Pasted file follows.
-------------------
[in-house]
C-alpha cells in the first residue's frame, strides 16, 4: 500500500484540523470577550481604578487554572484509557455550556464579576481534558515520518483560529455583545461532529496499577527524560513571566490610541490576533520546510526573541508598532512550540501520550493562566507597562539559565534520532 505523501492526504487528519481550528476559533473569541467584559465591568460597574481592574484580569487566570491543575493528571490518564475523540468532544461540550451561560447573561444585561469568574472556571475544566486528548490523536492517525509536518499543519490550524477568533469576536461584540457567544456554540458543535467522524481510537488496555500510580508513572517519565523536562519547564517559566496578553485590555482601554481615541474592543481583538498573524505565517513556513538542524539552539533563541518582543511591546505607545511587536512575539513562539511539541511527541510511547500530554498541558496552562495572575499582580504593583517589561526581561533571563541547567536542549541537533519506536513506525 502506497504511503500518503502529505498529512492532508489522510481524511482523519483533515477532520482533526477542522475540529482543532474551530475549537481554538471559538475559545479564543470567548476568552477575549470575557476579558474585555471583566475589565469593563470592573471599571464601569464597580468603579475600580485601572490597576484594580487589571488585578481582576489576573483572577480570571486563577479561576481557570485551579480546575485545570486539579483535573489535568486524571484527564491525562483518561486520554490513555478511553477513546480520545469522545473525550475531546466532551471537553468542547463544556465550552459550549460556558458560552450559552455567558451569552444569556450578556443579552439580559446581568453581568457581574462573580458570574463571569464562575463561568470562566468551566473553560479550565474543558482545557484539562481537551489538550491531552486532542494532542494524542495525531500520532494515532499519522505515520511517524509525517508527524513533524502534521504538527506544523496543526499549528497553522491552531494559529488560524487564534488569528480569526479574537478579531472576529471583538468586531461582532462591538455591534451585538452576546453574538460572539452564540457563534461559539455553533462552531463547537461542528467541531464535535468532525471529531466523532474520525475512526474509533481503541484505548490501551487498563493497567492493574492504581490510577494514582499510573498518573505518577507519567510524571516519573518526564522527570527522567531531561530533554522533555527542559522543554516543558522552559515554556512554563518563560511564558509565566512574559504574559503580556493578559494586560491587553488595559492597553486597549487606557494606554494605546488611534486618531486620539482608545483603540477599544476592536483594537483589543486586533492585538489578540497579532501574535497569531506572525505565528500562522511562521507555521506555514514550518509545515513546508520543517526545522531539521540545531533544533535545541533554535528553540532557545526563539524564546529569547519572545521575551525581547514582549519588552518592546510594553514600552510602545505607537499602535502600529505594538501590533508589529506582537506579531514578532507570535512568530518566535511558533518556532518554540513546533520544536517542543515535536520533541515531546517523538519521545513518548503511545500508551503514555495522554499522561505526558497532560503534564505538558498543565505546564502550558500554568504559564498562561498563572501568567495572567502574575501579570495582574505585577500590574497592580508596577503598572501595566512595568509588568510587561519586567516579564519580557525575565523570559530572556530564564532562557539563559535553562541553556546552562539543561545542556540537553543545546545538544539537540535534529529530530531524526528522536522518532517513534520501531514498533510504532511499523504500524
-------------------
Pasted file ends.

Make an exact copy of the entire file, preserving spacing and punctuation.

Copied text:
[in-house]
C-alpha cells in the first residue's frame, strides 16, 4: 500500500484540523470577550481604578487554572484509557455550556464579576481534558515520518483560529455583545461532529496499577527524560513571566490610541490576533520546510526573541508598532512550540501520550493562566507597562539559565534520532 505523501492526504487528519481550528476559533473569541467584559465591568460597574481592574484580569487566570491543575493528571490518564475523540468532544461540550451561560447573561444585561469568574472556571475544566486528548490523536492517525509536518499543519490550524477568533469576536461584540457567544456554540458543535467522524481510537488496555500510580508513572517519565523536562519547564517559566496578553485590555482601554481615541474592543481583538498573524505565517513556513538542524539552539533563541518582543511591546505607545511587536512575539513562539511539541511527541510511547500530554498541558496552562495572575499582580504593583517589561526581561533571563541547567536542549541537533519506536513506525 502506497504511503500518503502529505498529512492532508489522510481524511482523519483533515477532520482533526477542522475540529482543532474551530475549537481554538471559538475559545479564543470567548476568552477575549470575557476579558474585555471583566475589565469593563470592573471599571464601569464597580468603579475600580485601572490597576484594580487589571488585578481582576489576573483572577480570571486563577479561576481557570485551579480546575485545570486539579483535573489535568486524571484527564491525562483518561486520554490513555478511553477513546480520545469522545473525550475531546466532551471537553468542547463544556465550552459550549460556558458560552450559552455567558451569552444569556450578556443579552439580559446581568453581568457581574462573580458570574463571569464562575463561568470562566468551566473553560479550565474543558482545557484539562481537551489538550491531552486532542494532542494524542495525531500520532494515532499519522505515520511517524509525517508527524513533524502534521504538527506544523496543526499549528497553522491552531494559529488560524487564534488569528480569526479574537478579531472576529471583538468586531461582532462591538455591534451585538452576546453574538460572539452564540457563534461559539455553533462552531463547537461542528467541531464535535468532525471529531466523532474520525475512526474509533481503541484505548490501551487498563493497567492493574492504581490510577494514582499510573498518573505518577507519567510524571516519573518526564522527570527522567531531561530533554522533555527542559522543554516543558522552559515554556512554563518563560511564558509565566512574559504574559503580556493578559494586560491587553488595559492597553486597549487606557494606554494605546488611534486618531486620539482608545483603540477599544476592536483594537483589543486586533492585538489578540497579532501574535497569531506572525505565528500562522511562521507555521506555514514550518509545515513546508520543517526545522531539521540545531533544533535545541533554535528553540532557545526563539524564546529569547519572545521575551525581547514582549519588552518592546510594553514600552510602545505607537499602535502600529505594538501590533508589529506582537506579531514578532507570535512568530518566535511558533518556532518554540513546533520544536517542543515535536520533541515531546517523538519521545513518548503511545500508551503514555495522554499522561505526558497532560503534564505538558498543565505546564502550558500554568504559564498562561498563572501568567495572567502574575501579570495582574505585577500590574497592580508596577503598572501595566512595568509588568510587561519586567516579564519580557525575565523570559530572556530564564532562557539563559535553562541553556546552562539543561545542556540537553543545546545538544539537540535534529529530530531524526528522536522518532517513534520501531514498533510504532511499523504500524